X-Men 3 Screenwriter Describes the Lessons Learned for X-Men: First Class
Posted 06.03.11 by Ryan
Back in 2000, director Bryan Singer shocked comic book fans by delivering a decent adaptation of X-Men. Singer followed it up by the even more satisfying X2: X-Men United in 2003, and then, in 2006, X-Men: The Last Stand happened.
Directed by Brett Ratner and written by Simon Kinberg and Zak Penn, The Last Stand disappointed fans, which is putting it mildly. 2009's X-Men Origins: Wolverine filled the X-Men void at the box office, but didn't really please fans leaving the disappointment of the The Last Stand in fans' collective memory.
Director Matthew Vaughn's upcoming prequel X-Men: First Class could be the movie that gives fans what they want. Kinberg, who produced First Class, told io9
that "lots of things" were learned from The Last Stand.
Part of it was X-Men 3, as the third of a trilogy, I think in some ways went for a bigger bang, probably less character development than we did in this movie. So we went back to the basics of what Bryan Singer and Chris Nolan had done so well — of making a really character driven, dramatic story.
On top, you have superpowers and massive action. But the underneath is really what the movie is about, which is the interplay between these two characters who are flawed and broken and fundamentally human at the core. And it was something that Matthew [Vaughn] as a filmmaker was attracted to. And if Matthew had directed X-Men: The Last Stand, perhaps that would have been different too. You know he was initially going to direct X-Men 3. The biggest lesson to learn was to sort of scratch all the way back to [the question of], what's the human story? And then build from there.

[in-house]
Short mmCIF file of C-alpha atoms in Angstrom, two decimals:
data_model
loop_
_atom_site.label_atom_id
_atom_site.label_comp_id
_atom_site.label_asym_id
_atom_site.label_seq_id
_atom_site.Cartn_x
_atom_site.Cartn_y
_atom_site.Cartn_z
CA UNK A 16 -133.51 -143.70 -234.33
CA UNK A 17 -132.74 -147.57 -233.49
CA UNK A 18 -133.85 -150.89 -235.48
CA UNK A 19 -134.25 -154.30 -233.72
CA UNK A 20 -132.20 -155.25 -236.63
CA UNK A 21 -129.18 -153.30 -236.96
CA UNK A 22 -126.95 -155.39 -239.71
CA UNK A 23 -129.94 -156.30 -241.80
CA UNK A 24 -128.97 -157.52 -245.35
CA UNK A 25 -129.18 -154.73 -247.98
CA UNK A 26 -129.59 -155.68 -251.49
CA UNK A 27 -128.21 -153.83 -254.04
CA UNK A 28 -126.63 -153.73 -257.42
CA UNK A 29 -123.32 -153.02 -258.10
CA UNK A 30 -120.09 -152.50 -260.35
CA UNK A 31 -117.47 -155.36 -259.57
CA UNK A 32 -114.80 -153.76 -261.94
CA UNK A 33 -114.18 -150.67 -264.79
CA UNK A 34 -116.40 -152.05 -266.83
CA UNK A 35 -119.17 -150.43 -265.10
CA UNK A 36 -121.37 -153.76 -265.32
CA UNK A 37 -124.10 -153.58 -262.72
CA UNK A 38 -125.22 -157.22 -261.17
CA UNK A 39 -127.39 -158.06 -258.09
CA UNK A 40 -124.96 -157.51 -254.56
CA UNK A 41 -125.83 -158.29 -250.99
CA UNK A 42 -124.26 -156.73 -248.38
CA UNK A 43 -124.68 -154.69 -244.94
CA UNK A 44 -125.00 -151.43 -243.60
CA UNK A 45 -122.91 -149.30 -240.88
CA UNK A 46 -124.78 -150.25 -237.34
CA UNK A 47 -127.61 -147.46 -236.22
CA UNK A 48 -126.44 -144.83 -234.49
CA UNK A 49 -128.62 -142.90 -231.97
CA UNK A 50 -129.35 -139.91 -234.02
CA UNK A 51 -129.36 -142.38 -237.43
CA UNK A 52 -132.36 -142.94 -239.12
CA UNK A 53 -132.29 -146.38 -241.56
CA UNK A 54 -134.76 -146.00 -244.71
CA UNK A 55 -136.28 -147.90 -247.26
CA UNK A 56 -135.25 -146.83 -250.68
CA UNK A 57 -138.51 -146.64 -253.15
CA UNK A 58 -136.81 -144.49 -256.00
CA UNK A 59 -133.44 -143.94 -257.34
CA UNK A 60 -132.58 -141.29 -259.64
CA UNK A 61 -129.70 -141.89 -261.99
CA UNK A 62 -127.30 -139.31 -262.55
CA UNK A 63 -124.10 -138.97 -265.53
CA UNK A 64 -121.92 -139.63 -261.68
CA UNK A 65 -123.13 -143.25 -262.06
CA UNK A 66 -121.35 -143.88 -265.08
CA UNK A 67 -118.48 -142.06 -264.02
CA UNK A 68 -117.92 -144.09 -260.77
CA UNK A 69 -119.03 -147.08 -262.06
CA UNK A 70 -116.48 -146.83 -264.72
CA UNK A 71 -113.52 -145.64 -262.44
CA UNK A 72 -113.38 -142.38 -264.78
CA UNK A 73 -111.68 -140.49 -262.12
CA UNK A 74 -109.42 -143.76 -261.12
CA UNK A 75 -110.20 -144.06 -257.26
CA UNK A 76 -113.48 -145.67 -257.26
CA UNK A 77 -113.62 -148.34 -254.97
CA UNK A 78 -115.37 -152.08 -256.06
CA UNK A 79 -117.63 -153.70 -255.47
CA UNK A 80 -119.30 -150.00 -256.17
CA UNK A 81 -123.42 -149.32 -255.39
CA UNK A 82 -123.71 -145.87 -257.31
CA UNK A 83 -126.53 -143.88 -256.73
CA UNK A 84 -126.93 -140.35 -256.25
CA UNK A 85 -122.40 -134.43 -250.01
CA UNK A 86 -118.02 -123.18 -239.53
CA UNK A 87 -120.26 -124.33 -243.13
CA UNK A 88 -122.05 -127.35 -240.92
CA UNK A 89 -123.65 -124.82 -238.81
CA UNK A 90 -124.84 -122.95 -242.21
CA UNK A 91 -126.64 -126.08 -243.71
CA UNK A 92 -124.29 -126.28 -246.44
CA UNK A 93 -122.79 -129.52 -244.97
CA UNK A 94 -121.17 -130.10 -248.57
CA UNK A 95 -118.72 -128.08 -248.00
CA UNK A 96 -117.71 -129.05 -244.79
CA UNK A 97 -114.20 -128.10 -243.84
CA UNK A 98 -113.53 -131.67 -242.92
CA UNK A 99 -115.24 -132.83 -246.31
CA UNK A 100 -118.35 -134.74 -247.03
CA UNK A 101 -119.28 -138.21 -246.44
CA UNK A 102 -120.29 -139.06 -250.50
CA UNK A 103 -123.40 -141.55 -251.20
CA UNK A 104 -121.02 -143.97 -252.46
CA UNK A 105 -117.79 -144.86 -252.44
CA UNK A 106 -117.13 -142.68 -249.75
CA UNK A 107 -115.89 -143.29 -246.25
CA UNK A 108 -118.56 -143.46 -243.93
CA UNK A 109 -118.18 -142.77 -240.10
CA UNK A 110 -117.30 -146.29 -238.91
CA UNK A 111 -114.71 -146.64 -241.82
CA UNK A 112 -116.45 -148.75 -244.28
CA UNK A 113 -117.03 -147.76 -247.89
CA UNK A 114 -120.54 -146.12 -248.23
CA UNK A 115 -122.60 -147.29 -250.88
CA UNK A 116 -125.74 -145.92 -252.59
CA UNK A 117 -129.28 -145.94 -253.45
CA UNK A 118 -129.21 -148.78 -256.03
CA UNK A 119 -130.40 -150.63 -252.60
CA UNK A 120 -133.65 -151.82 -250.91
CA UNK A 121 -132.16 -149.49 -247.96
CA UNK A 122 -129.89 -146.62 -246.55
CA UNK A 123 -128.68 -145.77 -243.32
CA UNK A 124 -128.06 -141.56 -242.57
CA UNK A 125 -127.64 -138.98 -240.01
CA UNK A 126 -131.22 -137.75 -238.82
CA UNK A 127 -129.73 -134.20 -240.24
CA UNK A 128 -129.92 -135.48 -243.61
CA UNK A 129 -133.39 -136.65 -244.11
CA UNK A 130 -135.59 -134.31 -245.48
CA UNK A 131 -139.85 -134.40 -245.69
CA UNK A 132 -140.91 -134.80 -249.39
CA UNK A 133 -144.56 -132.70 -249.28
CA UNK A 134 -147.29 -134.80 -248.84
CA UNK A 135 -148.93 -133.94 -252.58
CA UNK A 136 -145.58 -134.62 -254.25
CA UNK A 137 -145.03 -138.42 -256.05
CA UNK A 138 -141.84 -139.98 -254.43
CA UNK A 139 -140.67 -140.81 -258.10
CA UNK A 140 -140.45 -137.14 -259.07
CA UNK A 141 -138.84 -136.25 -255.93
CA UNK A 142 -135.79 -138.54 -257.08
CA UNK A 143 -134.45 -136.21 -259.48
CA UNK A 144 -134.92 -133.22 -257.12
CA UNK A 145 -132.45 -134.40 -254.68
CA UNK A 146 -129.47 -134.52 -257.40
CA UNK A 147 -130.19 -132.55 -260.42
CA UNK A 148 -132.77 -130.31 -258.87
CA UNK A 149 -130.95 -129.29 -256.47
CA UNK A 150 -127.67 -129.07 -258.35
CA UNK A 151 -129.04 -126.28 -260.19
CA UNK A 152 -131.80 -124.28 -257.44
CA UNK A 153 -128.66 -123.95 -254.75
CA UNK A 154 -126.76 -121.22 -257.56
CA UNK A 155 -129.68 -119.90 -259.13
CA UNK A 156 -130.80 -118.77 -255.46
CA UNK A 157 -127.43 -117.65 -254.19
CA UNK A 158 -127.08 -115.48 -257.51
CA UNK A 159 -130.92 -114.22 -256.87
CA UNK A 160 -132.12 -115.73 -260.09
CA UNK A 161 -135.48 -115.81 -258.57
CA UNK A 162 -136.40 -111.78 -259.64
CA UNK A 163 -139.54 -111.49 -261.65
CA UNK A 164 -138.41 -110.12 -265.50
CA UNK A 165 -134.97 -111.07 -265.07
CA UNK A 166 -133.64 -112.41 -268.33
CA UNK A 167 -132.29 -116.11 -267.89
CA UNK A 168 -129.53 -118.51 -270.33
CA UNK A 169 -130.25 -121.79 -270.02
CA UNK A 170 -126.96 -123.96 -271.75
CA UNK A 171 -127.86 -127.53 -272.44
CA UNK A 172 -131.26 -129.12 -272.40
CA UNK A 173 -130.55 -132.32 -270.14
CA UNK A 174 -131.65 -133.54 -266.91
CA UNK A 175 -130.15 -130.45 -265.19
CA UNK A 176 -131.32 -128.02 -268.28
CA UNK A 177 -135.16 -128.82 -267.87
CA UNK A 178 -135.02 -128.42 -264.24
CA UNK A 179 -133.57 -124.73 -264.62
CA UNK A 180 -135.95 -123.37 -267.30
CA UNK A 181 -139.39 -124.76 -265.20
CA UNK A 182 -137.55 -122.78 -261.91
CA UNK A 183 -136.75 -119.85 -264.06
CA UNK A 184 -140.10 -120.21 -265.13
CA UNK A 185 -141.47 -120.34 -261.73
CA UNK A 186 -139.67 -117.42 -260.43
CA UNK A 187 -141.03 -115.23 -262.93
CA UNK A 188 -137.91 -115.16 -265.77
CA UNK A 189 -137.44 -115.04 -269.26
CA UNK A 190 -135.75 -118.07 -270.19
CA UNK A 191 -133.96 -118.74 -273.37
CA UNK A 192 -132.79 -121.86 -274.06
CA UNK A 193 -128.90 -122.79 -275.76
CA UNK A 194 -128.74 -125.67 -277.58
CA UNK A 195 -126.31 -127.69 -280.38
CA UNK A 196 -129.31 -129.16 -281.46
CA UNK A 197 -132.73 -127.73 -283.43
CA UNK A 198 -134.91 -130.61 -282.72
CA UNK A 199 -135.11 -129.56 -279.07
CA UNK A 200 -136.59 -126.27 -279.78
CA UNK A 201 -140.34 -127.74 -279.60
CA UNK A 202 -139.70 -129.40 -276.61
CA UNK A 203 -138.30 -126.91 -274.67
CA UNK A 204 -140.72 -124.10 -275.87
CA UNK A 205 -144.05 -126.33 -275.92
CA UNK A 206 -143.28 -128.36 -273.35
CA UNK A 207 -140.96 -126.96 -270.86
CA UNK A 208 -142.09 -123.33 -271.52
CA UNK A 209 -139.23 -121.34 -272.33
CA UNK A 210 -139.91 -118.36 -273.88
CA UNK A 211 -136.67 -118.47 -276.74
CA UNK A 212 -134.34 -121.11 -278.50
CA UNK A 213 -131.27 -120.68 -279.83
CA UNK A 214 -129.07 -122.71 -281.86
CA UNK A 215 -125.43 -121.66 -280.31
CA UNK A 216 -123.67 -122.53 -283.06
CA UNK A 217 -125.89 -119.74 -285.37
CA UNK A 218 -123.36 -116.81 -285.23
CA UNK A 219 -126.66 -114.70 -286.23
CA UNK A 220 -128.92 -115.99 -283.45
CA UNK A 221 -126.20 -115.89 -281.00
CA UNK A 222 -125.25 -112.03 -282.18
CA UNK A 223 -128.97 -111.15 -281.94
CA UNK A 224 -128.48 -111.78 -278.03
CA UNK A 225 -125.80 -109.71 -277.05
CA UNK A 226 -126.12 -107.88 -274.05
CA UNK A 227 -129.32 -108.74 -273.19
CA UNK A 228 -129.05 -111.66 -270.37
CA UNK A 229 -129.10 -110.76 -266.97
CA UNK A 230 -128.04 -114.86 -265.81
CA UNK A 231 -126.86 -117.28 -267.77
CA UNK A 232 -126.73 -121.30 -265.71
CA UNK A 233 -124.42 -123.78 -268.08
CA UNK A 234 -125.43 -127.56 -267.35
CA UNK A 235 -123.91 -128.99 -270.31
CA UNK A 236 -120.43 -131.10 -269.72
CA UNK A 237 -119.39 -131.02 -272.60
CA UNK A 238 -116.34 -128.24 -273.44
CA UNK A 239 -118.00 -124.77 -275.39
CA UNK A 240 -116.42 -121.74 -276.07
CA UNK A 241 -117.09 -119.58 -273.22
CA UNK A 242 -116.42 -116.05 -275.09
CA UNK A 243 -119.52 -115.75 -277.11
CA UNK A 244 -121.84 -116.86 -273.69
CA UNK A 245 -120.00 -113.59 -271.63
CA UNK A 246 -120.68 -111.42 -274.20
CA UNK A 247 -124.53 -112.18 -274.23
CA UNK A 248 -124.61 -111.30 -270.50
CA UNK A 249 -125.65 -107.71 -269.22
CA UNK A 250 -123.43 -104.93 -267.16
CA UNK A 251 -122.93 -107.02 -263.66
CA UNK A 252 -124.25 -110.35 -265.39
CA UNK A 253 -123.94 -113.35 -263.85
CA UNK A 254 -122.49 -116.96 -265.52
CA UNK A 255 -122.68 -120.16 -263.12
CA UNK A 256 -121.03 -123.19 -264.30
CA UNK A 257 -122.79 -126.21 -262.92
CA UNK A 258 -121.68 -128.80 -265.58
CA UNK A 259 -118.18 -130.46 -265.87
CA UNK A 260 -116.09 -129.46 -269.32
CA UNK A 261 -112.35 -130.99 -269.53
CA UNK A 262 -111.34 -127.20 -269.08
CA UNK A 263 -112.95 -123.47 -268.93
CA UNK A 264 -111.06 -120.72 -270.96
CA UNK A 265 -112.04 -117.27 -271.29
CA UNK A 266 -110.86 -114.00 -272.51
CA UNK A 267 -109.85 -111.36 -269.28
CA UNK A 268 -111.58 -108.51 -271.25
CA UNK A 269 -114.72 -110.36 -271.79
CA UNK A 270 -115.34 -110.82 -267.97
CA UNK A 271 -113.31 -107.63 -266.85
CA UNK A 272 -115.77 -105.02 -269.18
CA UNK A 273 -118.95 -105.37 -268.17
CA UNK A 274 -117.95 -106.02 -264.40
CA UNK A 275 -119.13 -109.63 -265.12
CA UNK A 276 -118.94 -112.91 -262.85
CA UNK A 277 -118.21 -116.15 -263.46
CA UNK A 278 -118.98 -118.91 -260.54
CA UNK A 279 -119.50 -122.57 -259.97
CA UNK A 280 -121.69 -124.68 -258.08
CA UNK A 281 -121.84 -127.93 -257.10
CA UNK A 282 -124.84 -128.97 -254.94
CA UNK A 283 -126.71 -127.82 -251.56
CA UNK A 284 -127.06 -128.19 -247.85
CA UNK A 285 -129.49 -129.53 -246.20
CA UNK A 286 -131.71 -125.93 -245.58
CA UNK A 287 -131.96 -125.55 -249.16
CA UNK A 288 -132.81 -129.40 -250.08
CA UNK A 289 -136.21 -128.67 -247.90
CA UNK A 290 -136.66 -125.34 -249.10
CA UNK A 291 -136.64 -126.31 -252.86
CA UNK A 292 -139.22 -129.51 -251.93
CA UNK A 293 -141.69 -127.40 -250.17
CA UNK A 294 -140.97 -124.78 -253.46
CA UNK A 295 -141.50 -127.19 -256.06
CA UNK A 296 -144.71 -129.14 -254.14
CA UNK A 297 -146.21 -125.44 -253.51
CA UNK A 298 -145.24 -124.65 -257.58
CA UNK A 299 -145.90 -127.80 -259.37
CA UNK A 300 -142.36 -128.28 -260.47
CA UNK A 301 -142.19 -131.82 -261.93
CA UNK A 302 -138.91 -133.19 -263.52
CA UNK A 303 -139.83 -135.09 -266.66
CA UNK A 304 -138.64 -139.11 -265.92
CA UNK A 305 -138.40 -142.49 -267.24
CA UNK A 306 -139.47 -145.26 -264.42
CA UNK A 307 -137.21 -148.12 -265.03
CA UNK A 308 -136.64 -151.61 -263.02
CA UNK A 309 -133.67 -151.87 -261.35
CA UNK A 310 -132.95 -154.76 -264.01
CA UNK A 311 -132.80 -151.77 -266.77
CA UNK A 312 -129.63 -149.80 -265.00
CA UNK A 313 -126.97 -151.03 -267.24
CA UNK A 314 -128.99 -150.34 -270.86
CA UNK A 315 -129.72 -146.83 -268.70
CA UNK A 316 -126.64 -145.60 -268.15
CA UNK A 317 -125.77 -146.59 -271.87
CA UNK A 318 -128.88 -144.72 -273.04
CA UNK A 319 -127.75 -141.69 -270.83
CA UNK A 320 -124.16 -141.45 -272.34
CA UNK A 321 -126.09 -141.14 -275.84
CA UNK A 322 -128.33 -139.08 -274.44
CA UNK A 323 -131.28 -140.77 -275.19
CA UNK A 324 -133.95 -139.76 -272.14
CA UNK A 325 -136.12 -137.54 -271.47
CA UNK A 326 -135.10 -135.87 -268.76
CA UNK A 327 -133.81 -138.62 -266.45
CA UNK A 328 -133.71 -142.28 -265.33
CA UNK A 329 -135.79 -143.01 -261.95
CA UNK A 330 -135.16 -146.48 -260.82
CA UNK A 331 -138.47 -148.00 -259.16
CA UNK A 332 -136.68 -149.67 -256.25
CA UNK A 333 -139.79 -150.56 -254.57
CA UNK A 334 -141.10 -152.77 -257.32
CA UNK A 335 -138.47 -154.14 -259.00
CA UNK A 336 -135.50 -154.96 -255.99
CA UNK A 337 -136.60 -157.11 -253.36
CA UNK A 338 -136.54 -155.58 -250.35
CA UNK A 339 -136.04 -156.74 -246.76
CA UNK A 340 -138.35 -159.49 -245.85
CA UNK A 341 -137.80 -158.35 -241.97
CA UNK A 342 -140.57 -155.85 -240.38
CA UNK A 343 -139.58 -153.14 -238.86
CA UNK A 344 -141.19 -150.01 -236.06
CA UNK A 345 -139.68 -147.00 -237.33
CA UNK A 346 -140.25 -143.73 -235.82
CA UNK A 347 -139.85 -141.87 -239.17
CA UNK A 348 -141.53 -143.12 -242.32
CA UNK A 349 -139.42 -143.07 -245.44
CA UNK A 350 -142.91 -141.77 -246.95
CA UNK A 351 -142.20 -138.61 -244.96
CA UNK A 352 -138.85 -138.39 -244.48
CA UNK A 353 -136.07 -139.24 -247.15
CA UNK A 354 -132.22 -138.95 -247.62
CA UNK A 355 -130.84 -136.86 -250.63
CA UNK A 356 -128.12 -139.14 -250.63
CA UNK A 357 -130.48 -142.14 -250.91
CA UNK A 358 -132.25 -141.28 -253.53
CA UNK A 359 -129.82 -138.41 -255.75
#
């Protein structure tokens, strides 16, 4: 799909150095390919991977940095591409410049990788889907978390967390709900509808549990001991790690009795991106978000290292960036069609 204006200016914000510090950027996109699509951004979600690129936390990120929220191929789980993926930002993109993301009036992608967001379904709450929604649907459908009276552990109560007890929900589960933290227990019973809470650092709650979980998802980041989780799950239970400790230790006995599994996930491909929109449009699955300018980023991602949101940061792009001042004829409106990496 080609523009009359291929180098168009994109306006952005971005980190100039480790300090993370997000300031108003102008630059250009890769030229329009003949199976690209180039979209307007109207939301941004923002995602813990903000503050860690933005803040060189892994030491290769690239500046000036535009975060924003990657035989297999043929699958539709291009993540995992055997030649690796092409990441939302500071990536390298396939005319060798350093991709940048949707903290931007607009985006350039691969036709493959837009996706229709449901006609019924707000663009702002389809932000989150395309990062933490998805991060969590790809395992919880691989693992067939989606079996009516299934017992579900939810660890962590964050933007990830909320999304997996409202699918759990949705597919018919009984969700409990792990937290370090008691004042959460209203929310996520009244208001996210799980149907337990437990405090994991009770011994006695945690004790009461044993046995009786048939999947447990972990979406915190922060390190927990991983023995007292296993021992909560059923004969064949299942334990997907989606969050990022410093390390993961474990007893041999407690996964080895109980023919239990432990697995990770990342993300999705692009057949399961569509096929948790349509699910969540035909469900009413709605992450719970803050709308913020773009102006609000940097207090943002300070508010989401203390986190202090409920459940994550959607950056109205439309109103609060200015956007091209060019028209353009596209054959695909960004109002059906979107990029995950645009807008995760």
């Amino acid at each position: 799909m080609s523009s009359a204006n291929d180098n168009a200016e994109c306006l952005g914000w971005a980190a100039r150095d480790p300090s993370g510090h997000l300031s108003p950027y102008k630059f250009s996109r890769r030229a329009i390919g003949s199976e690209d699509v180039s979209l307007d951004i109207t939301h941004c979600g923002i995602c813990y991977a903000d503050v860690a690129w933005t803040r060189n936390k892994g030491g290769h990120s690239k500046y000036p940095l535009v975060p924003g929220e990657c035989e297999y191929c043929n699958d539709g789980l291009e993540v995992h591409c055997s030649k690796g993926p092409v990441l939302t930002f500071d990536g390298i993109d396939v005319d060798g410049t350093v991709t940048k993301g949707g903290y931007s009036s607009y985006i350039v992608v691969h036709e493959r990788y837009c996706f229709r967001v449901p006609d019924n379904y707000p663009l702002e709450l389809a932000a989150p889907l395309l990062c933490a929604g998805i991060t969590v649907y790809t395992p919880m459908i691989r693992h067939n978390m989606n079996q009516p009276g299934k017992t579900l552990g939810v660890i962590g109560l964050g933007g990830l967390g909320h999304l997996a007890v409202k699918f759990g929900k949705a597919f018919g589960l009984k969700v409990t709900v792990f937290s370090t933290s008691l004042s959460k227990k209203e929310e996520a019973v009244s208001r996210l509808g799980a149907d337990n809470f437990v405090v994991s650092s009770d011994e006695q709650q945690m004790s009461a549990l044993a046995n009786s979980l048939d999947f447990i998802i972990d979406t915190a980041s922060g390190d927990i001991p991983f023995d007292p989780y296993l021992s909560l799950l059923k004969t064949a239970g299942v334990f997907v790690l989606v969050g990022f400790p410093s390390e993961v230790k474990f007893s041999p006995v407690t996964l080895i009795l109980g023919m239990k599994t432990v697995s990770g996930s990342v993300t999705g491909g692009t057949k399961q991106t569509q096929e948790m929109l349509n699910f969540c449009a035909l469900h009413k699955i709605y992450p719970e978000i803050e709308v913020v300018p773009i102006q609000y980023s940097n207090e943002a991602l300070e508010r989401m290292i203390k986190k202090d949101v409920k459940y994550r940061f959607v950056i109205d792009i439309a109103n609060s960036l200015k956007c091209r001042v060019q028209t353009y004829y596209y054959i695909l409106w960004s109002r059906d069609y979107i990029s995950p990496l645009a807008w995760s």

Set in the 1960s, First Class focuses on the early days between Professor X (James McAvoy) and Magneto (Michael Fassbender), which is in contrast to the comic book series for which the movie is named. Kinberg revealed that it was the studio who decided on making the story more about Professor X and Magneto.
The studio was really excited about doing a prequel about the origin of Erik and Charles' friendship and then enmity. So once you commit to that, then you do the math and it's got to be the 60s or the 70s. And I think the 60s was actually more palatable than the 70s for the studio, as the 70s were a little disco and a little weird. The 60s were dramatic and had big themes and big issues. Very quickly Bryan Singer, who is a producer on the movie, Lauren Shuler Donner, and I came up with the idea of setting it around the Cuban Missile Crisis. And once we had that as an idea, we thought, "There's no better beginning for a movie, this could start World War III."
X-Men: First Class co-stars Caleb Landry Jones as Banshee, January Jones as Emma Frost, Oliver Platt as The Man in Black, Edi Gathegi as Darwin, Jennifer Lawrence as Mystique, Rose Byrne as Moira MacTaggert, Nicholas Hoult as Beast and Kevin Bacon as Sebastian Shaw.
Next Showing: X-Men: First Class
opens June 3